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Damaged durable goods

  • Jong‐Hee Hahn

A durable-goods monopolist may use quality degradation as a commitment not to lower price in the future. The introduction of damaged goods expedites lowvaluation consumers? future demands, and helps the firm to mitigate the Coasian time-consistency problem. In such a case, damaged goods are more likely to be observed relative to the static setting where only the price-discrimination aspect of quality degradation is in effect. However, it is more likely to reduce welfare by inducing low-valuation buyers to buy the low-quality good early rather than to wait and buy the high-quality good later. So, quality degradation of durable goods is more likely to occur but less promising to the society, relative to the case of nondurable goods where damaged goods are rarely observed but more likely to be Paretoimproving.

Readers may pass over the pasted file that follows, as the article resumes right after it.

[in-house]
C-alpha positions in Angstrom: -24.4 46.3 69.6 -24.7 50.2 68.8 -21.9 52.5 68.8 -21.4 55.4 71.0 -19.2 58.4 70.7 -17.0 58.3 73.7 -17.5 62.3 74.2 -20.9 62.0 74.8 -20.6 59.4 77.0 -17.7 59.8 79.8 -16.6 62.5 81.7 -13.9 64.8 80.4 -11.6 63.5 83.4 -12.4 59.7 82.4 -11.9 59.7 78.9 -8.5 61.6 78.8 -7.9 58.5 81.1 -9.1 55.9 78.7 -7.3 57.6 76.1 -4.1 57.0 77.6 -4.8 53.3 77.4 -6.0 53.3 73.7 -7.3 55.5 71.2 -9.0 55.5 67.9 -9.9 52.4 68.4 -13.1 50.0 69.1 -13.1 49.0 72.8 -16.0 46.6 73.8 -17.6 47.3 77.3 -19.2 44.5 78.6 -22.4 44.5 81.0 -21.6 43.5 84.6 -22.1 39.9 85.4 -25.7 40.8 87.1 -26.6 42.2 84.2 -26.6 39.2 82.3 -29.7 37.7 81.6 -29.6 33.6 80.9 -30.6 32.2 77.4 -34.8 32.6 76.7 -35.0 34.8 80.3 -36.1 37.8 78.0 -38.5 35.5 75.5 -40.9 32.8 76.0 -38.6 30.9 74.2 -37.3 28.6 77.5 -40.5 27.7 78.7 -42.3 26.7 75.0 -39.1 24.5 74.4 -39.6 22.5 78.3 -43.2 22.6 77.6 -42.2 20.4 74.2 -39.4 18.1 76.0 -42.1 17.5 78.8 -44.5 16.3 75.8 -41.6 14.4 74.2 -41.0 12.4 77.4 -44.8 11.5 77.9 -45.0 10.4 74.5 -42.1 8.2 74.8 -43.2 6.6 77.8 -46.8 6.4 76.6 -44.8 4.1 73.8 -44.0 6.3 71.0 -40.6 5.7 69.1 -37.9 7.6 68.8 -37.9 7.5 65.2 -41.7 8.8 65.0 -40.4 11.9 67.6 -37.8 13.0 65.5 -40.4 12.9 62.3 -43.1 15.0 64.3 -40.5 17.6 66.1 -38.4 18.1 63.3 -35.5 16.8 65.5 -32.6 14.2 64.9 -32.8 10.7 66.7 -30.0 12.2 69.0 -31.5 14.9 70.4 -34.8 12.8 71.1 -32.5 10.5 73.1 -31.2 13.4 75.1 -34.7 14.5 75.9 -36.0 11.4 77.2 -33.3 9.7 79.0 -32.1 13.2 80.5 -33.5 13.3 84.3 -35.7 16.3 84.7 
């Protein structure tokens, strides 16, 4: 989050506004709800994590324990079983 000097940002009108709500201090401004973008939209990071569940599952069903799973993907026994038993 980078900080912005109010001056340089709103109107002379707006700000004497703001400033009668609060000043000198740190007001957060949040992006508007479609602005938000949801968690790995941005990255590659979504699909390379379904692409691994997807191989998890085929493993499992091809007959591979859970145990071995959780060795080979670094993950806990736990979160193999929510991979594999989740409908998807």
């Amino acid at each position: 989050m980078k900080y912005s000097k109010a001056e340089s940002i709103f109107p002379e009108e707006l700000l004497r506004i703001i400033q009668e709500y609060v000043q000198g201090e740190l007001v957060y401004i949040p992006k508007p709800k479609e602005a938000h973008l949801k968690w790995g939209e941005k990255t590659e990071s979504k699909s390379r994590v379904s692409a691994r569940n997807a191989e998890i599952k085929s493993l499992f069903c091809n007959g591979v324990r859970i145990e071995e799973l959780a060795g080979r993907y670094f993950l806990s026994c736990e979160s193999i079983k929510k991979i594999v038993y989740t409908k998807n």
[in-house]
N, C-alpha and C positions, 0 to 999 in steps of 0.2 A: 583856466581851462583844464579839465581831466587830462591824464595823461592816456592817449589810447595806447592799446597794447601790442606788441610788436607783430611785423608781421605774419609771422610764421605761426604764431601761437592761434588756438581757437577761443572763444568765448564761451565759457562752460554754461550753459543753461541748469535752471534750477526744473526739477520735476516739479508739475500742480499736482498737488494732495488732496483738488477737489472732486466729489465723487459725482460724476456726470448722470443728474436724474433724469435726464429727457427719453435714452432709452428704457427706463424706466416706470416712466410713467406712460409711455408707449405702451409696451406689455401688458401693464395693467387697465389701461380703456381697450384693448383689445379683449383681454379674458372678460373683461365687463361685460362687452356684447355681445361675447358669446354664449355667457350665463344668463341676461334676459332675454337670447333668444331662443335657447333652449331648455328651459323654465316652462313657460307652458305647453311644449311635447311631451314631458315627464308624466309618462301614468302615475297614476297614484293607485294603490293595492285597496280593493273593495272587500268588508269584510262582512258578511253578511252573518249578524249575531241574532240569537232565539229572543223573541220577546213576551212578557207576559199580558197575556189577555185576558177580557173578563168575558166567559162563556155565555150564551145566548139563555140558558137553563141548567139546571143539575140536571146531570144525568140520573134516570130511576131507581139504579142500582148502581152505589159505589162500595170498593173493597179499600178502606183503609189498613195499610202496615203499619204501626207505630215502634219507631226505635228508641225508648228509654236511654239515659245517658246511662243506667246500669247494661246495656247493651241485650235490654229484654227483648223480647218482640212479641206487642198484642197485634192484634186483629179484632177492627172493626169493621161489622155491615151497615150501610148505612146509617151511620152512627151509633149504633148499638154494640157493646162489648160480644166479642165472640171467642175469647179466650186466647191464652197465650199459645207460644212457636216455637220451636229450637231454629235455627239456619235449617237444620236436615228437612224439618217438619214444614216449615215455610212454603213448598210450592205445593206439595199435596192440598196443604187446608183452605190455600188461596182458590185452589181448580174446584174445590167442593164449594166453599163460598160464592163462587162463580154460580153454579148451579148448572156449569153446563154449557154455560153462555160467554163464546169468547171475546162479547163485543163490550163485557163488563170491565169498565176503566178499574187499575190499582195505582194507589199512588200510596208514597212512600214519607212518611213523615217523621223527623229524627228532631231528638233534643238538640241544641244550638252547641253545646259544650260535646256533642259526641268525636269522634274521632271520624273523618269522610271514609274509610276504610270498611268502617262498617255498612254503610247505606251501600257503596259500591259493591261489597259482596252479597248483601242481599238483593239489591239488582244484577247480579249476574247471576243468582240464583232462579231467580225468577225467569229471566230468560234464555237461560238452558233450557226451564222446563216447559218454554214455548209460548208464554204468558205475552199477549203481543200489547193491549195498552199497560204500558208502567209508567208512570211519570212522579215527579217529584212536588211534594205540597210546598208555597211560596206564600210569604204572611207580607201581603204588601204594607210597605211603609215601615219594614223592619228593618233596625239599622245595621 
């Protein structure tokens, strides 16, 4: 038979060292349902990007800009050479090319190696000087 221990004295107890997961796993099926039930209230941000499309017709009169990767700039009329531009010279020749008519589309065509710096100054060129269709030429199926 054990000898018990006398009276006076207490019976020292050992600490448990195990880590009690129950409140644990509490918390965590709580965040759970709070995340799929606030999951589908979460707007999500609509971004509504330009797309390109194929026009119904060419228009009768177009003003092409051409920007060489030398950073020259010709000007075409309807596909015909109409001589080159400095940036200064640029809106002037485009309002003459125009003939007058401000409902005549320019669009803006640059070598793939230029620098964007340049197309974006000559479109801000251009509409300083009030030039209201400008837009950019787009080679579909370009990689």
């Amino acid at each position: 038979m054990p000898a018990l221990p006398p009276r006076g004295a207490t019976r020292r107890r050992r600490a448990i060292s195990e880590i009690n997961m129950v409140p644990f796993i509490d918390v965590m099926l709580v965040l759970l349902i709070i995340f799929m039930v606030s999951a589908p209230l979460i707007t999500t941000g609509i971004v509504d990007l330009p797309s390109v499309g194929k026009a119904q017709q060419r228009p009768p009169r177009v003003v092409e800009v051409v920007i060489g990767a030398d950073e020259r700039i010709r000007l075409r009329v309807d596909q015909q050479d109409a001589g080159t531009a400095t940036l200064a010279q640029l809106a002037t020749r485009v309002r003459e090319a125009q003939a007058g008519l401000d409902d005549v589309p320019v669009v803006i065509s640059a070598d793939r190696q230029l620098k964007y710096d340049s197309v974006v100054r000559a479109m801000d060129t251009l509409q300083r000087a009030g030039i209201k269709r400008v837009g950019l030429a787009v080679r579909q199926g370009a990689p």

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File URL: http://hdl.handle.net/10.1111/j.1756-2171.2006.tb00007.x
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Article provided by RAND Corporation in its journal RAND Journal of Economics.

Volume (Year): 37 (2006)
Issue (Month): 1 (03)
Pages: 121-133

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Handle: RePEc:bla:randje:v:37:y:2006:i:1:p:121-133
DOI: j.1756-2171.2006.tb00007.x
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